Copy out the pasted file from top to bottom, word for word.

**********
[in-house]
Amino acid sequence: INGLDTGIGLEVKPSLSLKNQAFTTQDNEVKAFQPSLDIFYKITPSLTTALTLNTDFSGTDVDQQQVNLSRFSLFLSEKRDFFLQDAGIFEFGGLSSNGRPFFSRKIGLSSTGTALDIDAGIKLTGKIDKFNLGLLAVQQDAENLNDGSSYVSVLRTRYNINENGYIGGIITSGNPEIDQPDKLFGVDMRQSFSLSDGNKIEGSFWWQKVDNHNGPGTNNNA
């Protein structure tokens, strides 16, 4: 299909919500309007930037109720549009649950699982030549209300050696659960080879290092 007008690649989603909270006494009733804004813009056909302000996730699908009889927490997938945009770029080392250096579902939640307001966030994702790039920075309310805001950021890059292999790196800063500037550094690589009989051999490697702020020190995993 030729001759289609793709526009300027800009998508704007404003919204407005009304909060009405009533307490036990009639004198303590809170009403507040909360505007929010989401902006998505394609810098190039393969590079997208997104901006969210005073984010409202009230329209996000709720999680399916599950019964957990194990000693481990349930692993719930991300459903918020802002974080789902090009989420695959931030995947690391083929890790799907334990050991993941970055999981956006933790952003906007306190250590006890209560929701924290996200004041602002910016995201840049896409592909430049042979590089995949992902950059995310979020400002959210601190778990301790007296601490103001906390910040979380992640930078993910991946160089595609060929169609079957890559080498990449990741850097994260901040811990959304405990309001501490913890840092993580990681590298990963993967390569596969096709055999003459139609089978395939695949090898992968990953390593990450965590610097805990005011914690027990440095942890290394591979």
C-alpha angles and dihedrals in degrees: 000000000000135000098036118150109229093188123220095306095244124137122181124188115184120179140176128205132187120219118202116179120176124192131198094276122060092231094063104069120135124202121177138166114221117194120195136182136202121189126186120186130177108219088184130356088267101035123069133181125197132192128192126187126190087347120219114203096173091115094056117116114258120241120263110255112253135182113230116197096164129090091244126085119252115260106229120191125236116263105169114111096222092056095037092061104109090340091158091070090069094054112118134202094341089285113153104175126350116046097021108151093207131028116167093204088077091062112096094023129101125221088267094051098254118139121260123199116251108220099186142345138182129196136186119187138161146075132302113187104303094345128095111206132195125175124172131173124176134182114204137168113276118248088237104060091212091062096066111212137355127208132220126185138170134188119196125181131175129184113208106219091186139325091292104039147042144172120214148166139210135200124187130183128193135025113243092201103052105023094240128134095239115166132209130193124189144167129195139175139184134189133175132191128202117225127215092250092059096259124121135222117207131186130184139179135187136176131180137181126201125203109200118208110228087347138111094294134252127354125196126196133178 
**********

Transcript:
[in-house]
Amino acid sequence: INGLDTGIGLEVKPSLSLKNQAFTTQDNEVKAFQPSLDIFYKITPSLTTALTLNTDFSGTDVDQQQVNLSRFSLFLSEKRDFFLQDAGIFEFGGLSSNGRPFFSRKIGLSSTGTALDIDAGIKLTGKIDKFNLGLLAVQQDAENLNDGSSYVSVLRTRYNINENGYIGGIITSGNPEIDQPDKLFGVDMRQSFSLSDGNKIEGSFWWQKVDNHNGPGTNNNA
């Protein structure tokens, strides 16, 4: 299909919500309007930037109720549009649950699982030549209300050696659960080879290092 007008690649989603909270006494009733804004813009056909302000996730699908009889927490997938945009770029080392250096579902939640307001966030994702790039920075309310805001950021890059292999790196800063500037550094690589009989051999490697702020020190995993 030729001759289609793709526009300027800009998508704007404003919204407005009304909060009405009533307490036990009639004198303590809170009403507040909360505007929010989401902006998505394609810098190039393969590079997208997104901006969210005073984010409202009230329209996000709720999680399916599950019964957990194990000693481990349930692993719930991300459903918020802002974080789902090009989420695959931030995947690391083929890790799907334990050991993941970055999981956006933790952003906007306190250590006890209560929701924290996200004041602002910016995201840049896409592909430049042979590089995949992902950059995310979020400002959210601190778990301790007296601490103001906390910040979380992640930078993910991946160089595609060929169609079957890559080498990449990741850097994260901040811990959304405990309001501490913890840092993580990681590298990963993967390569596969096709055999003459139609089978395939695949090898992968990953390593990450965590610097805990005011914690027990440095942890290394591979």
C-alpha angles and dihedrals in degrees: 000000000000135000098036118150109229093188123220095306095244124137122181124188115184120179140176128205132187120219118202116179120176124192131198094276122060092231094063104069120135124202121177138166114221117194120195136182136202121189126186120186130177108219088184130356088267101035123069133181125197132192128192126187126190087347120219114203096173091115094056117116114258120241120263110255112253135182113230116197096164129090091244126085119252115260106229120191125236116263105169114111096222092056095037092061104109090340091158091070090069094054112118134202094341089285113153104175126350116046097021108151093207131028116167093204088077091062112096094023129101125221088267094051098254118139121260123199116251108220099186142345138182129196136186119187138161146075132302113187104303094345128095111206132195125175124172131173124176134182114204137168113276118248088237104060091212091062096066111212137355127208132220126185138170134188119196125181131175129184113208106219091186139325091292104039147042144172120214148166139210135200124187130183128193135025113243092201103052105023094240128134095239115166132209130193124189144167129195139175139184134189133175132191128202117225127215092250092059096259124121135222117207131186130184139179135187136176131180137181126201125203109200118208110228087347138111094294134252127354125196126196133178 